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Denver’s Dos Luces Brewery Opens Today Reviving Chicha and Pulque Beers

Dos Luces Founder Judd Belstock

In a time when much of the industry seems so narrowly focused on chasing the hottest new trend, the most innovative new style, the brightest and shinest new gimmick in beer, Denver’s newest brewery is actually looking backward, way back in time, to focus on historic styles.

Inspired by ancient brews that first derived thousands of years prior from Central and South America, Dos Luces Brewery, which opens today at 4 pm, will serve up primarily chicha, a corn-based fermented beverage originating in Peru and pulque, a fermented beverage with sap (agua miel) harvested from the Maguey plant, originating in Mexico. All in-house brewed options will be completely gluten-free.

Located just a few doors down from Black Project Spontaneous and Wild Ales, at 1530 South Broadway, Dos Luces is helmed by co-founders Judd Belstock formerly Sales Director at Boulder Beer and Sam Alcaine, current Professor of Fermentation Science at Cornell University.

 

Dos Luces Brewery Denver Chicha
Photo by Tristan Chan

While Belstock isn’t actually of Hispanic descent, he was first inspired by stories from his father’s travels serving in the Peace Corps throughout Peru. That early introduction to the culture led to Belstock’s studies in Latin American Civilizations and Latin American Economic History at the University of Chicago. It was in a previous role at Miller Brewing in Milwaukee, where Alcaine was brewing at the time, that the two first met, and later began experimenting with recipes to revive the old-world style of chicha and pulque beers.

“Our mission is to change the way people think about beer,” said Belstock.

Historically, chicha was made by the Incans through the process of chewing up and spitting out harvested jora corn (larger corn nut style) kernels. Enzymes found within the saliva would help break down the starches found in the maize, to turn it into fermentable sugars, making it easier to ferment spontaneously. Dogfish Head gained recent notoriety in 2009, when they revived their own version of chicha, utilizing the chew and spit technique. However, Dos Luces has chosen to forego the laborious, low yield method, instead, introducing enzymes naturally through the malting processes. To do so, Belstock turned to in-state gluten-free maltster Twyla Soles, at Grouse Malting who helped source a local blue corn for their recipes.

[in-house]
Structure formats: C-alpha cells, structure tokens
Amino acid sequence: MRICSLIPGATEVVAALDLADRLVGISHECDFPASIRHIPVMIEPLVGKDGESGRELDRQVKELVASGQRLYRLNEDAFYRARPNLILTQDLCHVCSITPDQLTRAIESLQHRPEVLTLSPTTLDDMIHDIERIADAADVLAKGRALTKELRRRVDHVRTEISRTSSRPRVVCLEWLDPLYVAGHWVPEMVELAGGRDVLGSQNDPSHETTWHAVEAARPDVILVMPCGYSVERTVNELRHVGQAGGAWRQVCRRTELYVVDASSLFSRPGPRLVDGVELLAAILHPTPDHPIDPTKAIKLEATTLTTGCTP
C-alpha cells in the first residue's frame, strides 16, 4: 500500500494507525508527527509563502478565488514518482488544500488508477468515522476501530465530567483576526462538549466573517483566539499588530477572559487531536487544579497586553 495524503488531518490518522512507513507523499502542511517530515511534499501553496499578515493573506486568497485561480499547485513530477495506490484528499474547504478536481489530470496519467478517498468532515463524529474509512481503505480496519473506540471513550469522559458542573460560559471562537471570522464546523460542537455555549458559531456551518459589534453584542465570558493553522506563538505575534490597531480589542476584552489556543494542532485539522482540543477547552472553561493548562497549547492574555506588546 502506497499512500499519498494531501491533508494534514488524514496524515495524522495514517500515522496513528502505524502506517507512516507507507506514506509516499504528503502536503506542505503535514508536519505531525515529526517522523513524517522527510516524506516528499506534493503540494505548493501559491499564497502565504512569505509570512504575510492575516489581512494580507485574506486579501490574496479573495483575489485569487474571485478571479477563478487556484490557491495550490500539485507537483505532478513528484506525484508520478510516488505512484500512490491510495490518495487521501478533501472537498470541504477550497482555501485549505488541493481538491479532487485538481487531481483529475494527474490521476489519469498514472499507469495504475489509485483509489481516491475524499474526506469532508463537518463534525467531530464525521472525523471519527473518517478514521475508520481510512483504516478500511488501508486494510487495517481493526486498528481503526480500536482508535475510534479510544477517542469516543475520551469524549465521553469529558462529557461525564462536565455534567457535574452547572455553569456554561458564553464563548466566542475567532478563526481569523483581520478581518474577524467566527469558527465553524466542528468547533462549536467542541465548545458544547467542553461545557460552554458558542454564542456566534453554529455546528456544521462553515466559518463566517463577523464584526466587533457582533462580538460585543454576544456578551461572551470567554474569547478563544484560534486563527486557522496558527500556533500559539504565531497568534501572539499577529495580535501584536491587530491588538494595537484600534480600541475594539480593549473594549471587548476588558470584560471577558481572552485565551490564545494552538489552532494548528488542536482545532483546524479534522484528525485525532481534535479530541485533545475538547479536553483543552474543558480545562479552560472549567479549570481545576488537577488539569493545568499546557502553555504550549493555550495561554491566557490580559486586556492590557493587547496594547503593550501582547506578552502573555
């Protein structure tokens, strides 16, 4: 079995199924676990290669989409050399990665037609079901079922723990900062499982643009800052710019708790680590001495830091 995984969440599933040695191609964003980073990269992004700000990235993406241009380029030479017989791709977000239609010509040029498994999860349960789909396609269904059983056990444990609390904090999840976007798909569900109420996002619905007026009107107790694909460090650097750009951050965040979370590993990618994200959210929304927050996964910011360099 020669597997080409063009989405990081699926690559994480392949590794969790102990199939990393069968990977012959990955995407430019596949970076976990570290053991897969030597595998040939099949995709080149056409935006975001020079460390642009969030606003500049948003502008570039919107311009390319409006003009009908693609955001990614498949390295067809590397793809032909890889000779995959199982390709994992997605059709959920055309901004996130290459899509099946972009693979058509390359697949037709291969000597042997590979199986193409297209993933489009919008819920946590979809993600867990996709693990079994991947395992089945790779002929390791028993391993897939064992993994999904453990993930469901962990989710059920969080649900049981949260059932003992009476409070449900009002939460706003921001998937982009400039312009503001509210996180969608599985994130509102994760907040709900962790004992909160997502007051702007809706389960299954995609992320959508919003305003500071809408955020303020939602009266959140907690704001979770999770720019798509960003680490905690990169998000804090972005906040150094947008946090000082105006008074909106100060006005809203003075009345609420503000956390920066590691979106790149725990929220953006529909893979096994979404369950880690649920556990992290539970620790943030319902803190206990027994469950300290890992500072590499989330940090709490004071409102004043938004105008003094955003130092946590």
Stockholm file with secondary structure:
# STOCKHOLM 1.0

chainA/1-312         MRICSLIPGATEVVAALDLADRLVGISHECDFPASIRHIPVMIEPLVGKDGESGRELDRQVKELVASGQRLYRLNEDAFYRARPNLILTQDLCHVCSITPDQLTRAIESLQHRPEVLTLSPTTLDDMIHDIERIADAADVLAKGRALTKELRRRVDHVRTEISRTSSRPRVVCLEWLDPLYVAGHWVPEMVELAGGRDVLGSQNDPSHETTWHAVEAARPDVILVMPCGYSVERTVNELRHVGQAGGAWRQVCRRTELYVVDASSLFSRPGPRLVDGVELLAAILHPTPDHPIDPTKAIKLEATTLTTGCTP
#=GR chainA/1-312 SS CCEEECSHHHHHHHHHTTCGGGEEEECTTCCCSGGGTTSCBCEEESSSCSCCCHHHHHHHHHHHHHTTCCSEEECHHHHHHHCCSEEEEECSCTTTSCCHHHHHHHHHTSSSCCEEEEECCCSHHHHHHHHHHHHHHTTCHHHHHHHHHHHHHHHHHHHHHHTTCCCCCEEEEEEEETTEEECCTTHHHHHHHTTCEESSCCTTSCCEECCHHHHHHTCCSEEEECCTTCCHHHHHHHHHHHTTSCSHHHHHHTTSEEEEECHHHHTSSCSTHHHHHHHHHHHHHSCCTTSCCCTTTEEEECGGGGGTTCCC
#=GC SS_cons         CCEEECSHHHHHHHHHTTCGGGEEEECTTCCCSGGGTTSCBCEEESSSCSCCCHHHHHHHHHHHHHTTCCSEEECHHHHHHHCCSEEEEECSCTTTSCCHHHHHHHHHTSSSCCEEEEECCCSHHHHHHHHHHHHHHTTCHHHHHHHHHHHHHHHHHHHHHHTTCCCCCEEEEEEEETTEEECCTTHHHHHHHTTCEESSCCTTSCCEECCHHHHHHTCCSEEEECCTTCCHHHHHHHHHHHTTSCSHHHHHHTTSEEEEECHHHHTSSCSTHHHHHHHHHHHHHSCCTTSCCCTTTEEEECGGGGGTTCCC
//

Dos Luces Brewery Denver Chicha
Photo by Tristan Chan

In addition to locally malted blue corn, Belstock has also utilized Peruvian purple corn to lend a natural color and blend in old world tradition. “What I’m trying to do, is imagine a world where over the last 500 years, these beer styles have not been suppressed in favor of the European beer styles,” said Belstock. “So essentially it’s a modern take on the styles, or rather, my take on the style.”

The name Dos Luces, literally translating to “Two Lights” pays tribute to this ideology of taking inspiration from ancient cultures, to light the way of the path to something new. That said, paying homage to a culture, and misappropriating a culture can sometimes walk a very thin line. But Belstock is also pointedly aware and cautious of wanting to properly honor the history behind what he’s trying to create.

Dos Luces Brewery Chicha Pulque
Photo by Tristan Chan

“It’s not about me. I want to be careful not to commit cultural appropriation,” noted Belstock. “What we’re trying to do is create a respectful environment where we’re honoring the cultures that these come from, but at the same time we’re creating a new future.”

“It’s kind of like pasta, you don’t necessarily think of pasta as an exclusively Italian food, and I think there’s a future where chicha and pulque aren’t exclusively Latin-American. These styles, from these cultures, are underrepresented in the world of craft beer. Somebody had to do it, and I’m proud to be that person.”

Dos Luces Brewery Denver
Photo by Tristan Chan

Dos Luces will open with their base chicha on tap, as well as a chicha with mango and arbol chiles on tap. Their chicha upon initial tasting, recalls the aroma of warm apple cider, while summoning reminiscent tastes of spiced chai from the inclusion of cinnamon and clove.

In addition to adding more fruited and spiced versions of their base chicha, visitors will have to wait to enjoy Dos Luces’ pulque, as the imported agua miel syrup has been held up at customs. That said, Belstock also intends to introduce tapache, a light corn-base Mexican beverage brewed with pineapples and pineapple rind, as well as boche, a Mayan beverage made from tree bark.

Opening today at 4pm, Dos Luces plans to open at 4pm throughout the opening weekend and staying open until 11pm. However it’s initial hours will be from 4-11pm Tuesday – Thursday, 2-11pm on Friday, and 11am-11pm Saturday and Sunday. Visitors will be able to enjoy chicha as well as guest taps from Intrepid Sojourner, which also celebrates utilizing indigenous ingredients from other cultures, in the 4oz and 8oz cups as well as the more communal 32 oz pitcher.

Dos Luces Brewery Denver
Photo by Tristan Chan

 


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